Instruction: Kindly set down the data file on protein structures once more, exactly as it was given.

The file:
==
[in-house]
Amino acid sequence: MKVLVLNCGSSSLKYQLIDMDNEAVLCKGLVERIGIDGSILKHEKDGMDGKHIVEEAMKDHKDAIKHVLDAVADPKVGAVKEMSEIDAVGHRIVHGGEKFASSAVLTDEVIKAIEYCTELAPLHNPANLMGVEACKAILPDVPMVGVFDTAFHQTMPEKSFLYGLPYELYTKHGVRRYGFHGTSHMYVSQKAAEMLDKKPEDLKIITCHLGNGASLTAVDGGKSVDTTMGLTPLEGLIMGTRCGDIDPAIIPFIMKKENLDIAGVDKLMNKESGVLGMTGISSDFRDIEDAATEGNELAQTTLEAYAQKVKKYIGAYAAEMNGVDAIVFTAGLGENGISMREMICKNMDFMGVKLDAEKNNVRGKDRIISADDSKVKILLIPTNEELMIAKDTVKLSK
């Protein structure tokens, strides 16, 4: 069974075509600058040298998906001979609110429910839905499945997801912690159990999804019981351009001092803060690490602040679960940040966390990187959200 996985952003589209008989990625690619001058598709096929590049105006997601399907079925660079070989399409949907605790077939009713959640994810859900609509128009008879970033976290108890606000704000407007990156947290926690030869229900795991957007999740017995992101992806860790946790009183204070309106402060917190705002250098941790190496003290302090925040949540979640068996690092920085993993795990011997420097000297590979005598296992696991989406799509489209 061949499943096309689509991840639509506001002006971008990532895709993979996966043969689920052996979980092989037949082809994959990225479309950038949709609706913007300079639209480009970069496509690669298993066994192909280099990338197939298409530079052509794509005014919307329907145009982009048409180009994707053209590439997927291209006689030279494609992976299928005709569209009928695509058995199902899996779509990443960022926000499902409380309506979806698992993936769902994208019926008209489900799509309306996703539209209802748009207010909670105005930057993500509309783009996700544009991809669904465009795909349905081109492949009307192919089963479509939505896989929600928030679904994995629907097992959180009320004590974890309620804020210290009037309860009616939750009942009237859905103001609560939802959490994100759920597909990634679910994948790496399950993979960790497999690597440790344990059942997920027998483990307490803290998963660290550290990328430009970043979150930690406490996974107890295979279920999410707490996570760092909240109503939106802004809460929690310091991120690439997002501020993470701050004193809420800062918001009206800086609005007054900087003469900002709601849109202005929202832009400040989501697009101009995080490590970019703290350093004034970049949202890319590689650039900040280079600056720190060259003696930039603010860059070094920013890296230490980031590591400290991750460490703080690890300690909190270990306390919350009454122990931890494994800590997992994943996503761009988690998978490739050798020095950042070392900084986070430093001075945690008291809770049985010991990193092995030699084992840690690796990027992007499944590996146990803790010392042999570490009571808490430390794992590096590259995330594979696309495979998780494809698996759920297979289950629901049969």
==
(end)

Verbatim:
[in-house]
Amino acid sequence: MKVLVLNCGSSSLKYQLIDMDNEAVLCKGLVERIGIDGSILKHEKDGMDGKHIVEEAMKDHKDAIKHVLDAVADPKVGAVKEMSEIDAVGHRIVHGGEKFASSAVLTDEVIKAIEYCTELAPLHNPANLMGVEACKAILPDVPMVGVFDTAFHQTMPEKSFLYGLPYELYTKHGVRRYGFHGTSHMYVSQKAAEMLDKKPEDLKIITCHLGNGASLTAVDGGKSVDTTMGLTPLEGLIMGTRCGDIDPAIIPFIMKKENLDIAGVDKLMNKESGVLGMTGISSDFRDIEDAATEGNELAQTTLEAYAQKVKKYIGAYAAEMNGVDAIVFTAGLGENGISMREMICKNMDFMGVKLDAEKNNVRGKDRIISADDSKVKILLIPTNEELMIAKDTVKLSK
């Protein structure tokens, strides 16, 4: 069974075509600058040298998906001979609110429910839905499945997801912690159990999804019981351009001092803060690490602040679960940040966390990187959200 996985952003589209008989990625690619001058598709096929590049105006997601399907079925660079070989399409949907605790077939009713959640994810859900609509128009008879970033976290108890606000704000407007990156947290926690030869229900795991957007999740017995992101992806860790946790009183204070309106402060917190705002250098941790190496003290302090925040949540979640068996690092920085993993795990011997420097000297590979005598296992696991989406799509489209 061949499943096309689509991840639509506001002006971008990532895709993979996966043969689920052996979980092989037949082809994959990225479309950038949709609706913007300079639209480009970069496509690669298993066994192909280099990338197939298409530079052509794509005014919307329907145009982009048409180009994707053209590439997927291209006689030279494609992976299928005709569209009928695509058995199902899996779509990443960022926000499902409380309506979806698992993936769902994208019926008209489900799509309306996703539209209802748009207010909670105005930057993500509309783009996700544009991809669904465009795909349905081109492949009307192919089963479509939505896989929600928030679904994995629907097992959180009320004590974890309620804020210290009037309860009616939750009942009237859905103001609560939802959490994100759920597909990634679910994948790496399950993979960790497999690597440790344990059942997920027998483990307490803290998963660290550290990328430009970043979150930690406490996974107890295979279920999410707490996570760092909240109503939106802004809460929690310091991120690439997002501020993470701050004193809420800062918001009206800086609005007054900087003469900002709601849109202005929202832009400040989501697009101009995080490590970019703290350093004034970049949202890319590689650039900040280079600056720190060259003696930039603010860059070094920013890296230490980031590591400290991750460490703080690890300690909190270990306390919350009454122990931890494994800590997992994943996503761009988690998978490739050798020095950042070392900084986070430093001075945690008291809770049985010991990193092995030699084992840690690796990027992007499944590996146990803790010392042999570490009571808490430390794992590096590259995330594979696309495979998780494809698996759920297979289950629901049969």